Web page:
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Social listening: listen to Christmas music with friends and family online

Music sharing over the web

Social listening: how to share music with friends and family over the internet
Listen to music with your identical twin
(Image: © Sony / TechRadar)

It's really easy to listen to music with your family and friends online, so if you want to have that Christmas party full of festive tunes and jingles despite lockdowns and travel restrictions, it's pretty easy.

No, we're not talking about 'pressing play at the same time', there are actual programs you can use to ensure different people can sync up their music playlists and listen together, even if they're miles and countries apart.

This can be a great way to share a romantic wintery waltz with your partner if you're apart, or to pump those Christmas jams to your family mebers while you're eating your way through a whole nation's worth of mince pies ('Felice Navida' on repeat, of course).

So how can you do this? Well, firstly we should warn you that the person setting up the social listening party needs a Spotify Premium or Apple Music account for this to work, so it's technically not free, but the rest of your cohort just needs to join the party.

It's worth pointing this option isn't always fully bug-proof, as the influx of people flocking to social listening platforms over a year of lockdowns has put a strain on servers. In our extensive testing we found it fairly reliable, though.

How to listen to tunes over the internet – start a room

Here at the TechRadar virtual office, we've been using JQBX to listen to music, which you can access at https://www.jqbx.fm/. This lets you set up music-listening rooms, add music to the queue, assign DJs, chat, and even rate each others' music.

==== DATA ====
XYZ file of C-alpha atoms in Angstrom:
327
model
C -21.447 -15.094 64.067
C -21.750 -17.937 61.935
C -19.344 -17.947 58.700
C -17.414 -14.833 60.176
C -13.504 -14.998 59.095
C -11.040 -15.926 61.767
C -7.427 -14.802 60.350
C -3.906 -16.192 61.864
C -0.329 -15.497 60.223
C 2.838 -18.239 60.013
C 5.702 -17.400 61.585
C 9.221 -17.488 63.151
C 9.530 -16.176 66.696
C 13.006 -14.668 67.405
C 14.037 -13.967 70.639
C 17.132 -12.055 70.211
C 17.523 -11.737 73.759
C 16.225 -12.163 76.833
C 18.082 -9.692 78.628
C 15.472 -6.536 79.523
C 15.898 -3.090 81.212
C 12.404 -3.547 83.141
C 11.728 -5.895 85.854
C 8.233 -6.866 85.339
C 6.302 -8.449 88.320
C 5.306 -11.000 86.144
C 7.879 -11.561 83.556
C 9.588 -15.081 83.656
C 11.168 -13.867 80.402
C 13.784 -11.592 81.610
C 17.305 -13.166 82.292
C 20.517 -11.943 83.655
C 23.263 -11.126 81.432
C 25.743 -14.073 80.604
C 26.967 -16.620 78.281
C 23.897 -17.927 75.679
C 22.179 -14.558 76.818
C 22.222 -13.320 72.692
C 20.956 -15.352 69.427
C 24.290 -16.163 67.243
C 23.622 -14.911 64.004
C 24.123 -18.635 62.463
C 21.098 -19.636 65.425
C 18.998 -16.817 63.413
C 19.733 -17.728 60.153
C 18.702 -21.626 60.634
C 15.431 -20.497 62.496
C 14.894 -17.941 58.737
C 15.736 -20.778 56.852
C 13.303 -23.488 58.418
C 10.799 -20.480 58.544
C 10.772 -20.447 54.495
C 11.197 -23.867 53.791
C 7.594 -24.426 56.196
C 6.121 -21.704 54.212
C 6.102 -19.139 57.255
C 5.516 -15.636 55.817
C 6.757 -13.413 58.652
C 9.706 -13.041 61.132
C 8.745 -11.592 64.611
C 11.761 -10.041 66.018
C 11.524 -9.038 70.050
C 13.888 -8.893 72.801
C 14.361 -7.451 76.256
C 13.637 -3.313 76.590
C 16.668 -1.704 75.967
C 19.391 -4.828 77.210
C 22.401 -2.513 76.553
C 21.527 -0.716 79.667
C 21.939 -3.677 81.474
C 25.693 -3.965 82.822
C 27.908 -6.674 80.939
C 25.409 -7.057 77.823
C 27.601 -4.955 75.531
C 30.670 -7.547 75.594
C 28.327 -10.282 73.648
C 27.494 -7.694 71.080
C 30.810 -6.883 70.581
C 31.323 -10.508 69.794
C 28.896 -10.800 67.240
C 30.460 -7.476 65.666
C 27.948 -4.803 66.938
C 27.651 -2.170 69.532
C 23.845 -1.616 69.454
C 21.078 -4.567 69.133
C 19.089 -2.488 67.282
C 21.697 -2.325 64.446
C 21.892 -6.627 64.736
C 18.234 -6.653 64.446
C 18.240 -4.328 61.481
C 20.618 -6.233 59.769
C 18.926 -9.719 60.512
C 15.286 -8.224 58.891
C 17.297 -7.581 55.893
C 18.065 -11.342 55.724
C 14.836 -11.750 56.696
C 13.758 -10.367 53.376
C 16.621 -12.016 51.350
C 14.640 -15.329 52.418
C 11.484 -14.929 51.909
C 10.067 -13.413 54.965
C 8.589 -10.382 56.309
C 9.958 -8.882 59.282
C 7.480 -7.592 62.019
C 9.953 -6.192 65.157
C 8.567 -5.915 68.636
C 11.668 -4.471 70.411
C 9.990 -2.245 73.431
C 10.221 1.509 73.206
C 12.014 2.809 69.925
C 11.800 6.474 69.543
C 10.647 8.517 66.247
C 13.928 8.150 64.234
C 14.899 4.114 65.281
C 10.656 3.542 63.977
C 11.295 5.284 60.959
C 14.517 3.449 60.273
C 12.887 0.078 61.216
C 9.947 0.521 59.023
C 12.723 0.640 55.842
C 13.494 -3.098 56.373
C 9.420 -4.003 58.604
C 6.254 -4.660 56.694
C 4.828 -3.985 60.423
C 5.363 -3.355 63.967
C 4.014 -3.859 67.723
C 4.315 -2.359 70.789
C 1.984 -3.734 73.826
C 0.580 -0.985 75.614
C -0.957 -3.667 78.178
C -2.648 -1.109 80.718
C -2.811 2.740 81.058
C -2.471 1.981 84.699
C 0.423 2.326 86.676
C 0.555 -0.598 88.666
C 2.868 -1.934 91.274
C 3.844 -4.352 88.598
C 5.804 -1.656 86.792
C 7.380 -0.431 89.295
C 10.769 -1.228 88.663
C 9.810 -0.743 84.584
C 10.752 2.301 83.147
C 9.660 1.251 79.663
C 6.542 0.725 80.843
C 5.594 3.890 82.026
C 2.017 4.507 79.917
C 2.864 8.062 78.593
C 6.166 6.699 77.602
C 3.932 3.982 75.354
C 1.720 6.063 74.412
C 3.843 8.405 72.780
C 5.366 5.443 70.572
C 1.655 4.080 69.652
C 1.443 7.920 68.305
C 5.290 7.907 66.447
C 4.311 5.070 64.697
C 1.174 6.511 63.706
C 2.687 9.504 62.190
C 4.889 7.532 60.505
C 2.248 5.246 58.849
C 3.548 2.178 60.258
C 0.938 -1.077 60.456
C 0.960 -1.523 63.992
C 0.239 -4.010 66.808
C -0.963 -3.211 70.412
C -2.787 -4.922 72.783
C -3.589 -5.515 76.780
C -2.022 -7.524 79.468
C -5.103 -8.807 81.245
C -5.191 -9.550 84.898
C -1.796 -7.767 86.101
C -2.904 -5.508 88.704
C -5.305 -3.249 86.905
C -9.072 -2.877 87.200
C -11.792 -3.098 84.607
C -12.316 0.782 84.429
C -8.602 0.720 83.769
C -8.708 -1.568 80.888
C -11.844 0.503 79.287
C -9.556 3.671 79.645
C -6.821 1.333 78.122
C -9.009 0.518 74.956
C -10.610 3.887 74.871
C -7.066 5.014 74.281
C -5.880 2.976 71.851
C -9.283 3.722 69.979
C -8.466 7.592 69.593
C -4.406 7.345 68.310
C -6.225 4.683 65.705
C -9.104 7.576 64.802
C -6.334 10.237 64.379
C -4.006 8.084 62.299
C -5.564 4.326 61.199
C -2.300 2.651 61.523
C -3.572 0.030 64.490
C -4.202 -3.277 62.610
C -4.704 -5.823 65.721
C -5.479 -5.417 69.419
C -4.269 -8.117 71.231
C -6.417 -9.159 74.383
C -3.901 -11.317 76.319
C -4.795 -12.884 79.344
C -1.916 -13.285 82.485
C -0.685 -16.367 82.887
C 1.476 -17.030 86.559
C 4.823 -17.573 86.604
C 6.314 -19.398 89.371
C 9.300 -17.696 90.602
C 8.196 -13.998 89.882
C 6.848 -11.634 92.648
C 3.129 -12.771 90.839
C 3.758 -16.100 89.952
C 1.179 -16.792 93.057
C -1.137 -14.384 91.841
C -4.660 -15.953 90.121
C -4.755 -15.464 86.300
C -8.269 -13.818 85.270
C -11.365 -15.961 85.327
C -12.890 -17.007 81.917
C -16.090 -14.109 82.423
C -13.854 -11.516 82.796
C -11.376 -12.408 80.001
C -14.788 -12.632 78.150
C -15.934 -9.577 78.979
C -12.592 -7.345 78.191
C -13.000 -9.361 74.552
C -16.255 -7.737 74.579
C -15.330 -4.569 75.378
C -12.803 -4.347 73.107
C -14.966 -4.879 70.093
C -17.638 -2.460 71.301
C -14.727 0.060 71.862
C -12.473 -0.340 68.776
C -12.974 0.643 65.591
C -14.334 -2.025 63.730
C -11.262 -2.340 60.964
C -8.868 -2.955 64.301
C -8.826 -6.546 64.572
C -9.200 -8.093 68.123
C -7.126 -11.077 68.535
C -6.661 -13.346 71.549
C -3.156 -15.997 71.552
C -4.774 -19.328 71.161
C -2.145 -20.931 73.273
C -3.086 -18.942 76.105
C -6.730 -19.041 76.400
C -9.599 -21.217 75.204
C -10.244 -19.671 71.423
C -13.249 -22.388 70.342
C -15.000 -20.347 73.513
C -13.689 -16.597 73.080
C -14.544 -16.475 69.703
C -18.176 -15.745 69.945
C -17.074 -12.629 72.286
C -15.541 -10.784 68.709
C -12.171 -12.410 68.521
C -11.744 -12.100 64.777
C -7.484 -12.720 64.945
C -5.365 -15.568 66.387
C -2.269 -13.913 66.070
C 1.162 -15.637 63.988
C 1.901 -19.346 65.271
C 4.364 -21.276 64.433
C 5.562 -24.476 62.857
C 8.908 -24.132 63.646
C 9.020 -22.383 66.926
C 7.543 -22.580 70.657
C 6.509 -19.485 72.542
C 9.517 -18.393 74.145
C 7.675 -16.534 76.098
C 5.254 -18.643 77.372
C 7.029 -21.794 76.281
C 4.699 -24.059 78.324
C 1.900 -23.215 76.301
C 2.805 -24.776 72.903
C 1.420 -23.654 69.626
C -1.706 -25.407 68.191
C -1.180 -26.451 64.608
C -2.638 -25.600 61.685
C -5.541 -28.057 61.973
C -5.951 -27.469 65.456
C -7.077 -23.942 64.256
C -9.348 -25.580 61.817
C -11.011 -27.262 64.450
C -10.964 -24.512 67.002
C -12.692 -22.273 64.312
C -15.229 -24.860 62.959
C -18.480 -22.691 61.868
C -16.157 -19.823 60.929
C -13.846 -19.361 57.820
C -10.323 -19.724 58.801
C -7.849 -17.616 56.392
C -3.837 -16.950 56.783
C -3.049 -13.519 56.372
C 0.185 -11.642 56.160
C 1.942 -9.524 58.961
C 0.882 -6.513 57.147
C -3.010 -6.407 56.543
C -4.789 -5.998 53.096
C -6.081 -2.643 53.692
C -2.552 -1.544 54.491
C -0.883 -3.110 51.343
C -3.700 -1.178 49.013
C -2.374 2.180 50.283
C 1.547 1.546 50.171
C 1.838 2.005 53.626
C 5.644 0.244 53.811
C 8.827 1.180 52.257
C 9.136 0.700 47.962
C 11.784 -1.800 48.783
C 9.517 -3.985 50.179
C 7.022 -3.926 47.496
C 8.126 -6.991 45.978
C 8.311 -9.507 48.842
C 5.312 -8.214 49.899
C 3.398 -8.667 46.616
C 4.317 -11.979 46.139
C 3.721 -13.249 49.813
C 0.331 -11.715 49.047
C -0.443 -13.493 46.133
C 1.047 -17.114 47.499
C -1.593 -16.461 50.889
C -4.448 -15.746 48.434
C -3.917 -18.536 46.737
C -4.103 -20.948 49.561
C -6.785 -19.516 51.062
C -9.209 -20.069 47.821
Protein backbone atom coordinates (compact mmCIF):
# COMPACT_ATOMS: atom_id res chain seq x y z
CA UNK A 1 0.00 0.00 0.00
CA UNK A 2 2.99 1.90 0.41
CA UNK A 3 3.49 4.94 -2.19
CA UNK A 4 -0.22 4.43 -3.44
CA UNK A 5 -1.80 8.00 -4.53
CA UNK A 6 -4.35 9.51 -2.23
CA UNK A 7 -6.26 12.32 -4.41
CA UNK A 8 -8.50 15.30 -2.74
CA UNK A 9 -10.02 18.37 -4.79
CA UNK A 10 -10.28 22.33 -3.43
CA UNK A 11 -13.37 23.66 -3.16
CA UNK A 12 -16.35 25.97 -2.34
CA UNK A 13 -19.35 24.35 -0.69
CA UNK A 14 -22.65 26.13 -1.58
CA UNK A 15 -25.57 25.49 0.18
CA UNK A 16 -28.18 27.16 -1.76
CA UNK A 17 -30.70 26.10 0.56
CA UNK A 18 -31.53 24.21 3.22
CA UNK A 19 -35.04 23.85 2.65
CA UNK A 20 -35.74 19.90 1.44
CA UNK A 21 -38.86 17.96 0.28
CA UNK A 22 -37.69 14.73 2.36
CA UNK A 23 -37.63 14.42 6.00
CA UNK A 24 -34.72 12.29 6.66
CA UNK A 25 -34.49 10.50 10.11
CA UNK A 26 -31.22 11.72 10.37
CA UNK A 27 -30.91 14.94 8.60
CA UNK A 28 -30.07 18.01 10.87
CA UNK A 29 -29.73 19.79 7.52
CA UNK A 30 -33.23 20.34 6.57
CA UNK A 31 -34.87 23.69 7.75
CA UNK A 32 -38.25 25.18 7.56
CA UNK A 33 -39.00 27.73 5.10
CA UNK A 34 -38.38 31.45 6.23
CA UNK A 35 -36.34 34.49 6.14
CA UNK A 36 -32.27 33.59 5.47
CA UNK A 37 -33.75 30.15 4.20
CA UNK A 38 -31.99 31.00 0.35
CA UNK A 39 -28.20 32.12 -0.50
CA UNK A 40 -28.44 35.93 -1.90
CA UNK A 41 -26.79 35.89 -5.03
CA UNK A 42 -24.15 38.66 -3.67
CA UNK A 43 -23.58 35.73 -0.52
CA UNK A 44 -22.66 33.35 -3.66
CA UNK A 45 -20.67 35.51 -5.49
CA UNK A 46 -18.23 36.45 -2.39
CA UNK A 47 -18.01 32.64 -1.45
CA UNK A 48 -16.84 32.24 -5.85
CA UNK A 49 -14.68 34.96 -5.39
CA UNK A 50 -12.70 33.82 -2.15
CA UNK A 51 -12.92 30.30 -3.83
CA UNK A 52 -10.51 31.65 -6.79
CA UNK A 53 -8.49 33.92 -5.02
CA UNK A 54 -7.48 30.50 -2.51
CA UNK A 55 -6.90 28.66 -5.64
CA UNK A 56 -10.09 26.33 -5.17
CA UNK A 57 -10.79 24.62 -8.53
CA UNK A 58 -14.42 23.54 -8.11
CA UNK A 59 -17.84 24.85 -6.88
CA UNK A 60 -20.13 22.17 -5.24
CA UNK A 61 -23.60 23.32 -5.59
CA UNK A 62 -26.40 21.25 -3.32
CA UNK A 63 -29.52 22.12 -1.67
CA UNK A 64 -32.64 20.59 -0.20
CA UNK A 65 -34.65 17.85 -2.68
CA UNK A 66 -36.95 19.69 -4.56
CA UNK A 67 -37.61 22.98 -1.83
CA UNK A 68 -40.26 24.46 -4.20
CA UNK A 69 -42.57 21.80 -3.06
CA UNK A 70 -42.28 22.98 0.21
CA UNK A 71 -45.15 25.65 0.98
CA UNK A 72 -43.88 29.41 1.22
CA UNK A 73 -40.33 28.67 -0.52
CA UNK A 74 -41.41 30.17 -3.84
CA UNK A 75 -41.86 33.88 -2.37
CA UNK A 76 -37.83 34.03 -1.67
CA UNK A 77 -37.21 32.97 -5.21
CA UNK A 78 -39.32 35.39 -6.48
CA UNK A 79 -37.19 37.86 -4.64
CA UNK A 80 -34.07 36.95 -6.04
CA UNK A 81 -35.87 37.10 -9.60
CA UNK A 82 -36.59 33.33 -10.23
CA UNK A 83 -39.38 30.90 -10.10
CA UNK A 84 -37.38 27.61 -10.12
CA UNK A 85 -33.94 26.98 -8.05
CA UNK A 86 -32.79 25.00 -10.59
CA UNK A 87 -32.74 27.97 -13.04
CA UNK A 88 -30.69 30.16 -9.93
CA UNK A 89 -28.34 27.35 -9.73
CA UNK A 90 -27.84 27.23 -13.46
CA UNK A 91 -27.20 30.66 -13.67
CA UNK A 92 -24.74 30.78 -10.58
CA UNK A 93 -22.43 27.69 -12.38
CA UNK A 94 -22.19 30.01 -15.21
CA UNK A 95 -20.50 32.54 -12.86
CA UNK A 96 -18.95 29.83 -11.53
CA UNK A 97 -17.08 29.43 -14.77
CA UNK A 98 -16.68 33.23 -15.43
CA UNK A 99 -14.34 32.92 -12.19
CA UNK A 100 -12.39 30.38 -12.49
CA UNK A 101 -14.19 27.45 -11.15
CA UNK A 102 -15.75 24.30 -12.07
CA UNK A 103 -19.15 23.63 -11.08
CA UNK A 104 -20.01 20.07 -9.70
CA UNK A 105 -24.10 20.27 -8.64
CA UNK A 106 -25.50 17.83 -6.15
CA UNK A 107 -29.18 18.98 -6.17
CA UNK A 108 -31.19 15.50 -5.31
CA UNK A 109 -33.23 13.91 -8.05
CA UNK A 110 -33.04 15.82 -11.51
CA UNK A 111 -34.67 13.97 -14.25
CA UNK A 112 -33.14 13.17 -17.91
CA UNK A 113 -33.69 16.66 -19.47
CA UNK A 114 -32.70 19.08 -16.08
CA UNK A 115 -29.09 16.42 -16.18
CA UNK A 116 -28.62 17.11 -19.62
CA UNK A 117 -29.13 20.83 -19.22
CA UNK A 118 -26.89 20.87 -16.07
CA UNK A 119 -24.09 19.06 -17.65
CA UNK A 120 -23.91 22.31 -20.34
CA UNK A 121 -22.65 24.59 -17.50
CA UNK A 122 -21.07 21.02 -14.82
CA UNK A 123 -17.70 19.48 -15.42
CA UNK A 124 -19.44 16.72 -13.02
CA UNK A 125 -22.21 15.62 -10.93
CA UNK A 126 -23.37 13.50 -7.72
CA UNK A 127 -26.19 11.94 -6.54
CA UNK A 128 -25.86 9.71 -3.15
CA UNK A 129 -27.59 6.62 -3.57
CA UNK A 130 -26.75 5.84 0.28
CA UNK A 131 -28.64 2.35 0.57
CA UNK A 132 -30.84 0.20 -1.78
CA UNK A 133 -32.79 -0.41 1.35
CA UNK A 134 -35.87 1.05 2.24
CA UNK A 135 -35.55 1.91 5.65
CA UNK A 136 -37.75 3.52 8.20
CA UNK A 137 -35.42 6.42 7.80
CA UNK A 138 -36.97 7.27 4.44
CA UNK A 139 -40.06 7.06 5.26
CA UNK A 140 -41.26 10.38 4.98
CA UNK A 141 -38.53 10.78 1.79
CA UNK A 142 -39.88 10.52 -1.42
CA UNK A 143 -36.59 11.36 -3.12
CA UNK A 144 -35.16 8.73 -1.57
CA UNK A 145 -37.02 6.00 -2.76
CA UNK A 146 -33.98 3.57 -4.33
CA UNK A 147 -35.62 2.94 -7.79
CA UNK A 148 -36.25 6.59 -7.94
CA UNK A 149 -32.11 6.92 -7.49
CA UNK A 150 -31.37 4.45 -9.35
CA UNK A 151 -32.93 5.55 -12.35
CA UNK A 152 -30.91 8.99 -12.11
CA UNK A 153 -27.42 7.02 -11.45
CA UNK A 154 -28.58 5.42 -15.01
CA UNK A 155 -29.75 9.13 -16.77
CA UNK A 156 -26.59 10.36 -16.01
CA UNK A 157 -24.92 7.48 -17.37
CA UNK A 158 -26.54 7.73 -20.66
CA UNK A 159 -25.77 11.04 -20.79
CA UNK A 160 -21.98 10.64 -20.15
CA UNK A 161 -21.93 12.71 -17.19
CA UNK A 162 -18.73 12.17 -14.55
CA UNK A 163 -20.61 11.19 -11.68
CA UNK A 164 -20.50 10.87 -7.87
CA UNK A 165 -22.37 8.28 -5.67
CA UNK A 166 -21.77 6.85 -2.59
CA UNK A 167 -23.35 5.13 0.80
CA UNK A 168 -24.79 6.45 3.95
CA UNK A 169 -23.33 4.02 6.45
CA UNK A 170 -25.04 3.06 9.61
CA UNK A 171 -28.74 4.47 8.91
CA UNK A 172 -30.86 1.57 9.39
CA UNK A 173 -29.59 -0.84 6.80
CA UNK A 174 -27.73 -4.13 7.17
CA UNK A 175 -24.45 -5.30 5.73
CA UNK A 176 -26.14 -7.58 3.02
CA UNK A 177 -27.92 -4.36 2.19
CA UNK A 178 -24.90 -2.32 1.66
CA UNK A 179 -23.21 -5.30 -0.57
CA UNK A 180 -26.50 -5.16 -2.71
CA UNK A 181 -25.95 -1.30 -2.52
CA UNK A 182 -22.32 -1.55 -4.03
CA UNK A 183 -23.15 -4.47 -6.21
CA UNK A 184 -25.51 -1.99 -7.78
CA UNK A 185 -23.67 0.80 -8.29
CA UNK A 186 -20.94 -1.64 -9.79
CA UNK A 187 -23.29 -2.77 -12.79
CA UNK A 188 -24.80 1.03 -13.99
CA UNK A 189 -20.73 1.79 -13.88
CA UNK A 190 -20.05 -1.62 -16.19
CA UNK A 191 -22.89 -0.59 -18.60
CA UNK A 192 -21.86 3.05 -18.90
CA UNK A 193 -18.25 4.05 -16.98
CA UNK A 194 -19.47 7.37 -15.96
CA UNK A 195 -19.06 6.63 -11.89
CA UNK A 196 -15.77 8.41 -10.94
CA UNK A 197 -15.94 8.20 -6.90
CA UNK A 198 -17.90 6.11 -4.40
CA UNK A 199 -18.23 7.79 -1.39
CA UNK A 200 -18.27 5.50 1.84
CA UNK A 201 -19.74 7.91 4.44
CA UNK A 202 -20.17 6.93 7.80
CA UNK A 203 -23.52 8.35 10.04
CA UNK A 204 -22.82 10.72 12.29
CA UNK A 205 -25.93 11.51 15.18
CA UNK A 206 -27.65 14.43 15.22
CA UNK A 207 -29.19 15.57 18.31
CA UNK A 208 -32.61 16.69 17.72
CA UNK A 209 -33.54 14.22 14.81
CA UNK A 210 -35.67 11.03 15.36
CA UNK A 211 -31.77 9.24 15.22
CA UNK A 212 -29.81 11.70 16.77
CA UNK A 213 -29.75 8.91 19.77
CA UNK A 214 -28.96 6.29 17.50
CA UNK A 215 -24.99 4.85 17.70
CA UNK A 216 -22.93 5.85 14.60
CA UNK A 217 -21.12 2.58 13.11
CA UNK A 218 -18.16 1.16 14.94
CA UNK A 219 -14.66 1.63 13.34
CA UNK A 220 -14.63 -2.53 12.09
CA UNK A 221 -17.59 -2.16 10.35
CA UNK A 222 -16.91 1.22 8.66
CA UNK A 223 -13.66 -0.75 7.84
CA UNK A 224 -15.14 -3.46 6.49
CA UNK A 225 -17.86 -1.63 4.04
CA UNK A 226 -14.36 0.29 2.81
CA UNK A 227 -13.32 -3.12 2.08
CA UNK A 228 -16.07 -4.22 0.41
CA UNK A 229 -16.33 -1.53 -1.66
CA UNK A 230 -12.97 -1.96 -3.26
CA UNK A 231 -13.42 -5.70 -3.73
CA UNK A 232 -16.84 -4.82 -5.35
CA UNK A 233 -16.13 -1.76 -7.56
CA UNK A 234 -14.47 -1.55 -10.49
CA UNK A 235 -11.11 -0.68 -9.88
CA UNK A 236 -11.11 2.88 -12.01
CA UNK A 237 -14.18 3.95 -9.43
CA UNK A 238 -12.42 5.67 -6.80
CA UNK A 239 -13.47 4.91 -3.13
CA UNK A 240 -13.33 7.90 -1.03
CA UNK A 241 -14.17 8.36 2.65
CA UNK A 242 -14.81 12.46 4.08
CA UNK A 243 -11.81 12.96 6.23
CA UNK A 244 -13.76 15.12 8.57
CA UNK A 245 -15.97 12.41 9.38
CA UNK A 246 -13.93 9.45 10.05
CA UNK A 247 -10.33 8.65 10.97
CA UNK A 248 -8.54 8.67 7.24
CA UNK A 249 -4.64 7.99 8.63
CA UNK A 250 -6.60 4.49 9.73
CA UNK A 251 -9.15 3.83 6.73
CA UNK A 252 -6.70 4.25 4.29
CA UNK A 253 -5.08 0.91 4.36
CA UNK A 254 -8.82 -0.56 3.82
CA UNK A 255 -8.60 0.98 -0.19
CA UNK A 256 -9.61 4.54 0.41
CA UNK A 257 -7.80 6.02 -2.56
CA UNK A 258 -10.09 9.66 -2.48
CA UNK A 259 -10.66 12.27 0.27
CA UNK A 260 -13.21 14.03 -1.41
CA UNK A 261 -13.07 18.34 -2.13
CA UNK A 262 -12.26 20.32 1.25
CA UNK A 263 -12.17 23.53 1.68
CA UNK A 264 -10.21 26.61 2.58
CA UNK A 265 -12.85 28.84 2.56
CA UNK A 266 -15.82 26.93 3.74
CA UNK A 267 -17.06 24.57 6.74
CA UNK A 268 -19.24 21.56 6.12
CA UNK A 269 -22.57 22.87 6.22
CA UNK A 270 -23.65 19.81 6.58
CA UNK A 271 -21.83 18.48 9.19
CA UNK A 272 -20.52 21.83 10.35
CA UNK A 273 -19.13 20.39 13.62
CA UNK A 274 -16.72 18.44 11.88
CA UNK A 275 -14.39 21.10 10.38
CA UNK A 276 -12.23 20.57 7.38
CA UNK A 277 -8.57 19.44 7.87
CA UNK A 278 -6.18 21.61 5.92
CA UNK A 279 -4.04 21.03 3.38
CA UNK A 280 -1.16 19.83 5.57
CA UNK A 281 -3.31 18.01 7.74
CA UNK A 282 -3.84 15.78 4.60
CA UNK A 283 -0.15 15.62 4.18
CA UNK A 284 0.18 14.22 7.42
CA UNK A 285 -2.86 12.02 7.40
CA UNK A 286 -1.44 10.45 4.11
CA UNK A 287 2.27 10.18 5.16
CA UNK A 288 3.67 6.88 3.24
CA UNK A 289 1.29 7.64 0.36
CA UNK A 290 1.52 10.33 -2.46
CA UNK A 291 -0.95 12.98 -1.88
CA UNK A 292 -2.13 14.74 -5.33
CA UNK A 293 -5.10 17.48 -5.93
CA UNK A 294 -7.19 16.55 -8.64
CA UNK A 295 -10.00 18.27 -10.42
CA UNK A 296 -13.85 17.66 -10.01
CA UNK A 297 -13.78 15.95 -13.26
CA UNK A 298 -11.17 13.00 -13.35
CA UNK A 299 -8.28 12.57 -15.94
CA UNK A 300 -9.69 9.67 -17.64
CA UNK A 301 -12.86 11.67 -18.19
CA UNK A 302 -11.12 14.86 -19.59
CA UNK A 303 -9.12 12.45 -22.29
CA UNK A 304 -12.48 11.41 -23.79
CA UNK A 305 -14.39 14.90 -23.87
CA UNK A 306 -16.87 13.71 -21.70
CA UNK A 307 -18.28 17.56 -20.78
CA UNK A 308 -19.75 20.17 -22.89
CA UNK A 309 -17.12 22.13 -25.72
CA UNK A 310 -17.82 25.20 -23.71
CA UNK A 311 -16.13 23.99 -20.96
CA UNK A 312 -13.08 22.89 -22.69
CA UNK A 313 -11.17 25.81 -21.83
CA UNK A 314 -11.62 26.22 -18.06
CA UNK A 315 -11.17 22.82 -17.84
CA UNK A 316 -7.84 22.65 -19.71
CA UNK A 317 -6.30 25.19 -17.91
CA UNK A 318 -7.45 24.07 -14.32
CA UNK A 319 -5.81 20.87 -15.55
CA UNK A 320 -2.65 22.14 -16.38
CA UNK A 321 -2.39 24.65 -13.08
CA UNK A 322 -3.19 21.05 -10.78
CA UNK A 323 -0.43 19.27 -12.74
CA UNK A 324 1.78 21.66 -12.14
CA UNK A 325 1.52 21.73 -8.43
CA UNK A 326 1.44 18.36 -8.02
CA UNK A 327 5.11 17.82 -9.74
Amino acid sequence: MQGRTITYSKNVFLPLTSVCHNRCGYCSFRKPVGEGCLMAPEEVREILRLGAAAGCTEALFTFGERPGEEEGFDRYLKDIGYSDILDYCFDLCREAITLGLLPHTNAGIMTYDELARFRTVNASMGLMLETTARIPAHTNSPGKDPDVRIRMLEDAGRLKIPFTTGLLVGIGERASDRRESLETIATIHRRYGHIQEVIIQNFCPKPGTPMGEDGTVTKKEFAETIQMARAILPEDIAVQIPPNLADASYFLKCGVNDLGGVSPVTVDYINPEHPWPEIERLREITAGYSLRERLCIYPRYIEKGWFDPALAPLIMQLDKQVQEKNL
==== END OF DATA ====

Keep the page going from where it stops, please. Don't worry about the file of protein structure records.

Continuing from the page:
Head to that website, and click 'Log in to the web app', and when you've signed up with your Spotify Premium or Apple Music account, you'll get shown a homepage with plenty of rooms.

Either you can join one of these pre-existing public rooms, that are rather like radio stations, or you can create your own. If you want to listen with your friends, you should do this latter option, by selecting it in the top left corner.

(Image credit: JQBX)

You'll be prompted with a few questions – you'll want a private room, and give it any password you want (as long as you can remember it), a title (that all will be able to see) and if you want you can dabble with the advanced options too.

We'd recommend setting a DJ limit if you don't want too many cooks spoiling the amazing musical stew you're making, and a room handle is also useful so other people can easily get into your music room (more on that later).

Now click 'Create room' and you'll be faced with an interface you'll be using to play music.

How to create a social sharing playlist

We're not going to give you advice on the best music to listen to, because that's subjective. Instead, we'll, show you how to get music into JQBX.

Head to Spotify Premium or Apple Music – whichever you use – and you'll notice in the Playlists list there are some new entries, including JQBX :: Queue, and JQBX :: Starred. Put any music you want to bring over to JQBX into 'Queue', the latter is for music your friends play that you like.

Now head over to the JQBX app and press 'sync' in the bottom left. This will automatically bring all the music from the Spotify or Apple Music into the app. Now you need people to listen to your tunes!

How to listen to music over the internet by joining a room

(Image credit: JQBX)

The person in the JQBX room now just needs to share the URL of the room to others – if you chose a catchy room handle, this is easy enough to remember, but copy and pasting always works. If a password was set, this is necessary too before you enter.

Now, your friends and family should come flocking in. If you've not set a DJ limit they can now self-prescribe as DJs, but if you have got a limit only the first certain few will be lucky enough.

If you're a DJ, you can create your own music queue list, and it'll cycle between all the DJs playing one song each. You can rate each song 'dope' or 'nope' too, to politely advise your co-DJs to lay off the bad tracks.

If you want, by clicking the icon of a phone in the top right corner of the interface you can stream to other devices, just like you can in Spotify, so you don't have to listen in-browser.

Using this tool, you can easily share music with your friends and family, and get loads of people listening to the same tracks at once.

Tom Bedford

Staff Writer, Phones

Tom's role in the TechRadar team is as a staff writer specializing in phones and tablets, but he also takes on other tech like electric scooters, smartwatches, fitness trackers and more.